In reality, the name, Molly, was used in reference to Margaret Brown much earlier. When she died in 1932, an obituary by Jack Carberry of the Rocky Mountain News referred to Margaret as Molly Tobin, then Molly Brown, in a glib account of her story of growing up as a tomboy by the Mississippi River. The name “Molly” was meant as a slam to Margaret’s background as a poor Irish girl in an article full of legends and liberties. One such myth was that Mark Twain pulled “Molly Brown” from certain death in the riverbank during a fishing trip. The two characters probably never met, certainly not in Hannibal where they lived at different times, especially after Margaret acquired the Brown name.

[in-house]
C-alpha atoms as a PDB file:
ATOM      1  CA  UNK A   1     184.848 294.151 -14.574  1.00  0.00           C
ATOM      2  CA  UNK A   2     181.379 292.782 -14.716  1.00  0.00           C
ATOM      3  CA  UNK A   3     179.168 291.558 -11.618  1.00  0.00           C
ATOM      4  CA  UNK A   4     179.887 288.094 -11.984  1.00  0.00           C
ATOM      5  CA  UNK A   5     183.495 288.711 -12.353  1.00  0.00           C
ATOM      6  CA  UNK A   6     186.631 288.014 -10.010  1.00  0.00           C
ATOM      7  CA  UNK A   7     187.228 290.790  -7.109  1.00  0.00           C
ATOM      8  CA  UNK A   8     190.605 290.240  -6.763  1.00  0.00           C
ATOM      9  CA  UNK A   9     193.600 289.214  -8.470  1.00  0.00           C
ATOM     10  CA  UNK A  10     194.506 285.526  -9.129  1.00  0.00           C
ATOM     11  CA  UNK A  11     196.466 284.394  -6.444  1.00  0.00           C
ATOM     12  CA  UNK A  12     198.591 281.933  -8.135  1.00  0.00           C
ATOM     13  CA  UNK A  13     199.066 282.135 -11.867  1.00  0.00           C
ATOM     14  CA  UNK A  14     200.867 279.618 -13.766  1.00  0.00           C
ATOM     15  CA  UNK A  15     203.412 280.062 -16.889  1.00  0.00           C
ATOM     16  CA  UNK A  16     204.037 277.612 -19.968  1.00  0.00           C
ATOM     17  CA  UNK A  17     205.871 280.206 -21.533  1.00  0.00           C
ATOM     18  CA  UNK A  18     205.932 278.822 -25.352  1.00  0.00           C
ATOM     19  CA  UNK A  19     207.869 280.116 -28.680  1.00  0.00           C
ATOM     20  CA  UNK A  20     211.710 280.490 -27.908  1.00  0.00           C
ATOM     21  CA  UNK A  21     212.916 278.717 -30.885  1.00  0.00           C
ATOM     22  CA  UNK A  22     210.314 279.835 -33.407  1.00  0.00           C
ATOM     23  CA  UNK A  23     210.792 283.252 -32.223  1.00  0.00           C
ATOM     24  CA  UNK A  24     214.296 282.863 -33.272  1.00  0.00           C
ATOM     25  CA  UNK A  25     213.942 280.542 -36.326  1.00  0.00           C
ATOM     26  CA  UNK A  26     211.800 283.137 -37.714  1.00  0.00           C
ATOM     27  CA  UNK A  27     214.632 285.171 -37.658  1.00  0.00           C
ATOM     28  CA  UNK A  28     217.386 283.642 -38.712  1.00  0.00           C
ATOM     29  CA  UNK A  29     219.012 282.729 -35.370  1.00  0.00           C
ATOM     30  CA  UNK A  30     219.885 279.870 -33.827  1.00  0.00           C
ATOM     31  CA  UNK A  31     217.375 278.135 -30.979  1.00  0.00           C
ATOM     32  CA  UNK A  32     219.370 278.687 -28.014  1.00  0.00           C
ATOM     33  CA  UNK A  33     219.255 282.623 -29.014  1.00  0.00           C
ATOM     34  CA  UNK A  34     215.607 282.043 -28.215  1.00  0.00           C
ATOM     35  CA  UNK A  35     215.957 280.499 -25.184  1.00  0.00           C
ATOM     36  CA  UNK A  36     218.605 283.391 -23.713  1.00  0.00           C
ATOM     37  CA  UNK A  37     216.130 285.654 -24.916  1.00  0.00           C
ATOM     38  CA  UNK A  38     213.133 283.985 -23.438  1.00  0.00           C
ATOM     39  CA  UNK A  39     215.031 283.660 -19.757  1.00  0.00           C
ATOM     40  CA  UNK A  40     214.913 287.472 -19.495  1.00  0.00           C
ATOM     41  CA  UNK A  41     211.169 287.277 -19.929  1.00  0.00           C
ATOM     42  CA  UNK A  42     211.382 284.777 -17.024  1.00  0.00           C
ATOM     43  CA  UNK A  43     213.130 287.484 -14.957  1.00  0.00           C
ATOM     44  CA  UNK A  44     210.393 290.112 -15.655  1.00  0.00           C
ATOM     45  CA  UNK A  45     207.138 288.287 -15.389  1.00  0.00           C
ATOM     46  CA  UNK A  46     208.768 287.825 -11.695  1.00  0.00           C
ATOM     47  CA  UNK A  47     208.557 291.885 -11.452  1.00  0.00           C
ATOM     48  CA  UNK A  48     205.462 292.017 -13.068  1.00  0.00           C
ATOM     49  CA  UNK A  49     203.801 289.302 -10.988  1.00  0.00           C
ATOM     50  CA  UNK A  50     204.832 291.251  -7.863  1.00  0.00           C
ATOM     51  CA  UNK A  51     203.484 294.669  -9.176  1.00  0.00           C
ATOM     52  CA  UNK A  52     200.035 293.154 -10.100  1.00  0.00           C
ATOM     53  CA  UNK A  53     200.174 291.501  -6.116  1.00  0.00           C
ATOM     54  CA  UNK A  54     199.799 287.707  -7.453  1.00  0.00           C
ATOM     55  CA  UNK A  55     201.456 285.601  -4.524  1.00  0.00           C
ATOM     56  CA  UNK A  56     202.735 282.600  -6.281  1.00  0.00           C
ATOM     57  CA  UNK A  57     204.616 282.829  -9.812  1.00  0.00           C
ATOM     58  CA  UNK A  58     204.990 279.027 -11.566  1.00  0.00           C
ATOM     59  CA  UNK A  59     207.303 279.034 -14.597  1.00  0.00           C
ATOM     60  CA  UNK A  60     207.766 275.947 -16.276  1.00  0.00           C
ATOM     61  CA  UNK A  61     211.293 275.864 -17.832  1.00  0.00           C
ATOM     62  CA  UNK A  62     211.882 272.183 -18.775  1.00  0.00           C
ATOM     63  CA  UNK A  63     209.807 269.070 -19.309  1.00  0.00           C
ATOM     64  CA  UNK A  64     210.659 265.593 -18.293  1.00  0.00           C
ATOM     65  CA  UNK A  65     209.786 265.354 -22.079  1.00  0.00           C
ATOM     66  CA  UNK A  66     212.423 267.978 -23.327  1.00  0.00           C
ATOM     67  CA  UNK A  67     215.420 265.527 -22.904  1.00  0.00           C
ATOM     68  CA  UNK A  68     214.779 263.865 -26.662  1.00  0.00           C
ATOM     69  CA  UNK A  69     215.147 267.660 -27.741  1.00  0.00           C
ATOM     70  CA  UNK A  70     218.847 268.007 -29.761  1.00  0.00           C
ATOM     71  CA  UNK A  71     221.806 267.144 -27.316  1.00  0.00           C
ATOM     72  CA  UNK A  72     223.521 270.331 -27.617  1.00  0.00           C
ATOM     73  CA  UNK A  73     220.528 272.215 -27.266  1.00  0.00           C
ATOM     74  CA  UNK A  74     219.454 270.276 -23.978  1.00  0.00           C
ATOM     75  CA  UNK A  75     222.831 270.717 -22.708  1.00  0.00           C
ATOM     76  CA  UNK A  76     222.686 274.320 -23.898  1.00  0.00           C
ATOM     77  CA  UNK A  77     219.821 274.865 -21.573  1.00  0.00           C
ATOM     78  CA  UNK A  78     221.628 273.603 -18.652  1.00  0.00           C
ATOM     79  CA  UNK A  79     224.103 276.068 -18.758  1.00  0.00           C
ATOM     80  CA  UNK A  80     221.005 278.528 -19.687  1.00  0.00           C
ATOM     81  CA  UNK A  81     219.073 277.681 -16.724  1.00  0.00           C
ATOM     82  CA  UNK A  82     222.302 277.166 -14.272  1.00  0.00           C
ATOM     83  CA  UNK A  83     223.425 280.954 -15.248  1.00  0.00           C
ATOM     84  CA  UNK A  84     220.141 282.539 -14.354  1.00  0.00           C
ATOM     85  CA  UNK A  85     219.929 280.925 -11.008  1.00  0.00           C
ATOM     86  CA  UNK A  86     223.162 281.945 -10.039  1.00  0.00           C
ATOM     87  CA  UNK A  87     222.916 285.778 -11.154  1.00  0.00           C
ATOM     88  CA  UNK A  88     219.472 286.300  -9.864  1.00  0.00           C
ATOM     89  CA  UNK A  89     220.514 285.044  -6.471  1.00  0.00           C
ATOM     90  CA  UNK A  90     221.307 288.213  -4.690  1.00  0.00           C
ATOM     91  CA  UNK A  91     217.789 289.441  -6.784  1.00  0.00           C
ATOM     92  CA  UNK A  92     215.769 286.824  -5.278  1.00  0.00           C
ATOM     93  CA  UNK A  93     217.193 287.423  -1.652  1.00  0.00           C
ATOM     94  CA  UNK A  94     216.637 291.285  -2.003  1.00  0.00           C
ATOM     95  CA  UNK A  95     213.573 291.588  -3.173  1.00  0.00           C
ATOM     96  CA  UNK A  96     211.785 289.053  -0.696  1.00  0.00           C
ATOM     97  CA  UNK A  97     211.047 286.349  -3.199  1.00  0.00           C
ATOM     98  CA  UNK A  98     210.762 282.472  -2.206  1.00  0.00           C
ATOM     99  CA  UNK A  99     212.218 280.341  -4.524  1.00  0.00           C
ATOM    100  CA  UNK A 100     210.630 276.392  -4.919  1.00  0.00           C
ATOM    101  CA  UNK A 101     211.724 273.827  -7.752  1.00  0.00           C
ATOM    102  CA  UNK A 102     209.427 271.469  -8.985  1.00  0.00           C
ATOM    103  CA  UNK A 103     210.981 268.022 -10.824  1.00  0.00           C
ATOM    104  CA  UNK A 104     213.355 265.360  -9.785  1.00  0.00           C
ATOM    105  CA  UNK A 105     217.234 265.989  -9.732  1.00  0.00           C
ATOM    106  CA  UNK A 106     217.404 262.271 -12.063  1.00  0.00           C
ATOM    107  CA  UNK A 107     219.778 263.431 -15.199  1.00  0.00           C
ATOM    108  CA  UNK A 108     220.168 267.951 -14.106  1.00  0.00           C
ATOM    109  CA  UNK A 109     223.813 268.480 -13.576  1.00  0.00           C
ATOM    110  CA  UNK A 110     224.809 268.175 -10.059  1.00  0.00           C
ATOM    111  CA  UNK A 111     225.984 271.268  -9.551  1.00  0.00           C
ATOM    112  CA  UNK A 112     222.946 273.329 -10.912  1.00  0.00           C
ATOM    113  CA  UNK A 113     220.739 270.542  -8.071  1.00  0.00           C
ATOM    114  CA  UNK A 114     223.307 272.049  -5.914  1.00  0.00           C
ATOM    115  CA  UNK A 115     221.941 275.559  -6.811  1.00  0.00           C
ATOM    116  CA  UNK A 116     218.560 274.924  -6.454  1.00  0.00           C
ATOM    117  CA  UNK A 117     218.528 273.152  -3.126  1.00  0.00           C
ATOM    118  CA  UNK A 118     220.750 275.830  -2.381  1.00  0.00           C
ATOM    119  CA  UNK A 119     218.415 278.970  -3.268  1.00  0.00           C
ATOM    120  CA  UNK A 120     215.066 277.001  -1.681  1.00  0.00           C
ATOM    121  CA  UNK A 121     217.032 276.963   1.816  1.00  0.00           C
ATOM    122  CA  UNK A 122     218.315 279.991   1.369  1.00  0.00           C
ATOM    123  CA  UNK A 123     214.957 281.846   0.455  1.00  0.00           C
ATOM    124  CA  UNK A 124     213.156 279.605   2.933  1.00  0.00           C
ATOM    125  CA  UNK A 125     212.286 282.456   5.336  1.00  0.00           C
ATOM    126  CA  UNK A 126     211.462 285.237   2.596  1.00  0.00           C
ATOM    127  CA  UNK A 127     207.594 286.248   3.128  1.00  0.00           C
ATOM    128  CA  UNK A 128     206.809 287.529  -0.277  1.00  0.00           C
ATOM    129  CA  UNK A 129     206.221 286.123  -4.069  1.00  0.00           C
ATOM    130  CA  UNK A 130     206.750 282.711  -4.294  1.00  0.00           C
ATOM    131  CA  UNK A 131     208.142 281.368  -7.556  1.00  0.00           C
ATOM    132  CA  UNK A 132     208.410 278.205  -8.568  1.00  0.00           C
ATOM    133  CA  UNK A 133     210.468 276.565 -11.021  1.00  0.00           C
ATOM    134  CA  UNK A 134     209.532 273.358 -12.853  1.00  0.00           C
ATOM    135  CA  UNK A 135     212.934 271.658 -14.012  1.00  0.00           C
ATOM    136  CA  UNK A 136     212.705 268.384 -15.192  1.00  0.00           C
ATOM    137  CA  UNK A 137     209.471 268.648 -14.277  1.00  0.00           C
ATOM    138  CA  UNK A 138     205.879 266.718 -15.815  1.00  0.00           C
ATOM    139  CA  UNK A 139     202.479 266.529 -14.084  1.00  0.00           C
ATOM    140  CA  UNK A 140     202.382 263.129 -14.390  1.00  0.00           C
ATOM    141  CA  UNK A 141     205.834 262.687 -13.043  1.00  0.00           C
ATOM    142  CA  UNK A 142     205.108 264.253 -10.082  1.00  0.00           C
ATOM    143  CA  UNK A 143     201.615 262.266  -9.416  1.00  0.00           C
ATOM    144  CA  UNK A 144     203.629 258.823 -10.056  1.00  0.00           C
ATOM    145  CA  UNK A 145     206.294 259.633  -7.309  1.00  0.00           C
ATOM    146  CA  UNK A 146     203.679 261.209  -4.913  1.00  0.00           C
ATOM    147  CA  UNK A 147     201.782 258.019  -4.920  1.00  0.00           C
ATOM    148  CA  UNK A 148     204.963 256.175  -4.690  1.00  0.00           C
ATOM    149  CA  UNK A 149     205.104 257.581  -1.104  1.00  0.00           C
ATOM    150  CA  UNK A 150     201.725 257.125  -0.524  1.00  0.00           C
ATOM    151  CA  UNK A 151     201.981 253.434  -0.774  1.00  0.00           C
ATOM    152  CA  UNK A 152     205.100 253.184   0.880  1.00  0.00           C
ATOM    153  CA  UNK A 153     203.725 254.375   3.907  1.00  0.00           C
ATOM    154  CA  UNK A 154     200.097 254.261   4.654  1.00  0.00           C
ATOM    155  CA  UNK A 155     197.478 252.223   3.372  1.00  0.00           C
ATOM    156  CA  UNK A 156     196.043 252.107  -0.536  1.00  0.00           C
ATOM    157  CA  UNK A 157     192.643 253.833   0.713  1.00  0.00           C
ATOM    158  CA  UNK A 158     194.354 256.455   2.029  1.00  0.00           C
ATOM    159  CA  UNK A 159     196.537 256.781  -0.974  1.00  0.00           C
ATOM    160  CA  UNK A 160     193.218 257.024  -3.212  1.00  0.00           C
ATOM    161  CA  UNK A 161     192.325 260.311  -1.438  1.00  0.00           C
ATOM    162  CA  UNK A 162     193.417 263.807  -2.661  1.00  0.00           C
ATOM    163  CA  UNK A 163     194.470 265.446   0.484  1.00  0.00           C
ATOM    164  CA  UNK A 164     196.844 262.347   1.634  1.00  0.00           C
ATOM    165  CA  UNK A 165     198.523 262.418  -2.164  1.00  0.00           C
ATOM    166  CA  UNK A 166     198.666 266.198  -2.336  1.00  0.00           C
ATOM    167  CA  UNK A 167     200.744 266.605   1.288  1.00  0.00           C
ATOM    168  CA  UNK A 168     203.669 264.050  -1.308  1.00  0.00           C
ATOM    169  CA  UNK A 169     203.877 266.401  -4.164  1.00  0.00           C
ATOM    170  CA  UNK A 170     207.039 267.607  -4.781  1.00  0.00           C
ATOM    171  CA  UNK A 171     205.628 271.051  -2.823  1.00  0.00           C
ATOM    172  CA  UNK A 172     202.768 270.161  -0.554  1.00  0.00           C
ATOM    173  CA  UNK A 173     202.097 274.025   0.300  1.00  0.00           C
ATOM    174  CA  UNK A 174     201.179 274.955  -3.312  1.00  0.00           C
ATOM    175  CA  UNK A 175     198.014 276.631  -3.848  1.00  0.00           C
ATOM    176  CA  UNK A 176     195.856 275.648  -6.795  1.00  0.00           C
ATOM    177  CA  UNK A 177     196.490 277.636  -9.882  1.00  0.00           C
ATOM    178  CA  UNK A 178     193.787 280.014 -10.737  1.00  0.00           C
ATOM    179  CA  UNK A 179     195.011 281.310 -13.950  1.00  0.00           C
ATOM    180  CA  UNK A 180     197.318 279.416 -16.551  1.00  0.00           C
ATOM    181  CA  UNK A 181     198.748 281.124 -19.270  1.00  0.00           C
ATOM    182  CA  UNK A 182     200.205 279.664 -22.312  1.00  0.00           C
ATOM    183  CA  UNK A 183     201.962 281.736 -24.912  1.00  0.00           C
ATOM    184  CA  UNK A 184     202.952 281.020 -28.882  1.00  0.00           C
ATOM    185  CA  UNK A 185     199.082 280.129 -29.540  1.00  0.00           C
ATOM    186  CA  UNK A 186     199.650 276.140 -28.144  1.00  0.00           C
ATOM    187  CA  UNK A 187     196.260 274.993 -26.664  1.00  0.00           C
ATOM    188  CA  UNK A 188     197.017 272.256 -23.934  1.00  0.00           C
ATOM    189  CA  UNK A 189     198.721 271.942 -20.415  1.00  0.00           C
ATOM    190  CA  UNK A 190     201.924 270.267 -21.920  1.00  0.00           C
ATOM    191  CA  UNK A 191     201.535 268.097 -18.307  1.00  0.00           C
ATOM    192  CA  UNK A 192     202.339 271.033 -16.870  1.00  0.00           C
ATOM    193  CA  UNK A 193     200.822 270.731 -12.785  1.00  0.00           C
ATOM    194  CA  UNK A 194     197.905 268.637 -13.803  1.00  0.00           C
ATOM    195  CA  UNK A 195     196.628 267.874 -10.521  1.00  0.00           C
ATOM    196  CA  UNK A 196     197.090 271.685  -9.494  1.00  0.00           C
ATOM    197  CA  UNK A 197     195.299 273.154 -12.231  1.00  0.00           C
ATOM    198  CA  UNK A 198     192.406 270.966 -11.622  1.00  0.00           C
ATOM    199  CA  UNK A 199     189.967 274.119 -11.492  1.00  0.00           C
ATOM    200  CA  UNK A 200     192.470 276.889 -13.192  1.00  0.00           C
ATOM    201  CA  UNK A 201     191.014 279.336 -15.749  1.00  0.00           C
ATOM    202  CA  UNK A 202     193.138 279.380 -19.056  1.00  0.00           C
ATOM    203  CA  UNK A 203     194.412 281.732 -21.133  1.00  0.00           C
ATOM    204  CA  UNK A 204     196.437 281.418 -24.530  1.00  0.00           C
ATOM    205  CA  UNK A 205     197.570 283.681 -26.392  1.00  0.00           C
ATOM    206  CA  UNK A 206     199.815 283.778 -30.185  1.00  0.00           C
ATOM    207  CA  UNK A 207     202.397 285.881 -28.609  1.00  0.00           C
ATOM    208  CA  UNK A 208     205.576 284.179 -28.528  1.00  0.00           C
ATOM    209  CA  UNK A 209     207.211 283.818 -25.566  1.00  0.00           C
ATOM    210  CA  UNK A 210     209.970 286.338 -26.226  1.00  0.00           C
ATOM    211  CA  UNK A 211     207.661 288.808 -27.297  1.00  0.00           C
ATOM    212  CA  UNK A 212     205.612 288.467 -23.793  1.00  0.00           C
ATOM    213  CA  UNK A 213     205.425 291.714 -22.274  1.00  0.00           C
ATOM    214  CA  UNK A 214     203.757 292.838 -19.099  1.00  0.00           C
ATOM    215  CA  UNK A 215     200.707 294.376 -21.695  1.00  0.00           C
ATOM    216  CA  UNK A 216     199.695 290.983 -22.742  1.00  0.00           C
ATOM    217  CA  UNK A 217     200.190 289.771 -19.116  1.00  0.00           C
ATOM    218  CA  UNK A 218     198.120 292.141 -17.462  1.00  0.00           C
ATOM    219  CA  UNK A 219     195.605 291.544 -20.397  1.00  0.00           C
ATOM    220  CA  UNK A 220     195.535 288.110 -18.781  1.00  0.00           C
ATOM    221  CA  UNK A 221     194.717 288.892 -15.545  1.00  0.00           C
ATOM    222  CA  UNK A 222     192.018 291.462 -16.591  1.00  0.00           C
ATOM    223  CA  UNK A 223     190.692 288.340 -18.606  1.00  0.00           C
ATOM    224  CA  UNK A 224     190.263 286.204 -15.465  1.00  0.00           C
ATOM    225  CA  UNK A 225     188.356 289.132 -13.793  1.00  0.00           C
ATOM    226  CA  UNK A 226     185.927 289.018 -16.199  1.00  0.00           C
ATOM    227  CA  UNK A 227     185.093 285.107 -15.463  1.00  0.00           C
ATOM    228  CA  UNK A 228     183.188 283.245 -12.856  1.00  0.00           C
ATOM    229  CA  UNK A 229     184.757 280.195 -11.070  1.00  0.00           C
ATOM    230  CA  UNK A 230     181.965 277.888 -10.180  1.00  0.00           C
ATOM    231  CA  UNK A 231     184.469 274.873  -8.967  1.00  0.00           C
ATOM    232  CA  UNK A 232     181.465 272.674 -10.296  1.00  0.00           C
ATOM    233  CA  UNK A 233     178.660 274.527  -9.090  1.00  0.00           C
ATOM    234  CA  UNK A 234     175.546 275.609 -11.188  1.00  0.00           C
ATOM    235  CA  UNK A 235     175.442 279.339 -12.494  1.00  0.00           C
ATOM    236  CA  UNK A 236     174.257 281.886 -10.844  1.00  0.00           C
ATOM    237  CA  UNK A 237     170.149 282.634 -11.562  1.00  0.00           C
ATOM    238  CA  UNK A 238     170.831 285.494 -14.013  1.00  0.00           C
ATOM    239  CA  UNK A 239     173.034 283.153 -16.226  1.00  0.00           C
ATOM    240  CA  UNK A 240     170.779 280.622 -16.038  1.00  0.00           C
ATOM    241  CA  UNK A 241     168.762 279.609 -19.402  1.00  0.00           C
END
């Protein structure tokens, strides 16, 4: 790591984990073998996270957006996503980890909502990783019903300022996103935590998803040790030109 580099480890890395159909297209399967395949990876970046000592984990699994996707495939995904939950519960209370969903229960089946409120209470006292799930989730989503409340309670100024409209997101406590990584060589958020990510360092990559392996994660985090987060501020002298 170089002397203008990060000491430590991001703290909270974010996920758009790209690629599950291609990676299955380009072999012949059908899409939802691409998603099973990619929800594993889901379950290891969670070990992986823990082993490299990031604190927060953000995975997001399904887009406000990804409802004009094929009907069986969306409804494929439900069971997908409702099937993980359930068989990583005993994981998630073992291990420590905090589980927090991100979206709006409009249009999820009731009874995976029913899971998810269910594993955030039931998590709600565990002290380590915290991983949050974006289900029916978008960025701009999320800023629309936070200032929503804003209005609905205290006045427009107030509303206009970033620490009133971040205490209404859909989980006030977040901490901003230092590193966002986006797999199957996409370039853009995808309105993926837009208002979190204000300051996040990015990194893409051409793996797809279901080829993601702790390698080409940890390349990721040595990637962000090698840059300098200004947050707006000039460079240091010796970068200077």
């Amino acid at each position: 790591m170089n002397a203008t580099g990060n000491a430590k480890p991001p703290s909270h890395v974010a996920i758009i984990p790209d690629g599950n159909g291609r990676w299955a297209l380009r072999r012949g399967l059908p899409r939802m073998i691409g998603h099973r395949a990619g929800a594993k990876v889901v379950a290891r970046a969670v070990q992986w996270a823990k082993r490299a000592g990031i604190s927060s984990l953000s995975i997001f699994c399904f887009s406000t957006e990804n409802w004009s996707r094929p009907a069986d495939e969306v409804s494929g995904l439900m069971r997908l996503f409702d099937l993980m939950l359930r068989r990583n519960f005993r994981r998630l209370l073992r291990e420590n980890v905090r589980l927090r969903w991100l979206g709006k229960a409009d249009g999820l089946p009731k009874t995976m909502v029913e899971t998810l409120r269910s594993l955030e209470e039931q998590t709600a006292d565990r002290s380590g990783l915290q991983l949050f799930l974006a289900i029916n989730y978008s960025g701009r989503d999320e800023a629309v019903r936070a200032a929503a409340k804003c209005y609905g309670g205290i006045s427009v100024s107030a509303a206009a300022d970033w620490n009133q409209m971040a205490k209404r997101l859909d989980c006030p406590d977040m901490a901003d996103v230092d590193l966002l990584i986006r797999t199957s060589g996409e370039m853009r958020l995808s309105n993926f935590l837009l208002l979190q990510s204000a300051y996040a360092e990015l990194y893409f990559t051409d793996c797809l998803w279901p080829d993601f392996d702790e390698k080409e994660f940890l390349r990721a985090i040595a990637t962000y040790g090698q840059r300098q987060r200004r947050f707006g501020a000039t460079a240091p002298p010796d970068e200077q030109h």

The difficulty continues once you become aware of the facts surrounding Margaret’s name. The name Molly Brown is so wide-spread and well-known that it is difficult to avoid, even when doing research. The trick is to figure out how to bite your tongue when you hear her referred to as “Molly Brown”, or to find a way to politely correct and educate the offender about the truth and the correct usage of the name without committing additional offense. Chances are Margaret might not mind. After all, she was fond of saying, “I don’t care what the newspapers say about me, as long as they say something.”

Joyce B. Lohse
Learn more about MARGARET BROWN from my book,
Unsinkable: The Molly Brown Story
http://www.LohseWorks.com or http://www.FilterPressBooks.com

 

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Regrouping in Winter

Blue Goose

The Blue Goose - a favorite neon sign cowboys would try to ride back in the Yellowstone glory days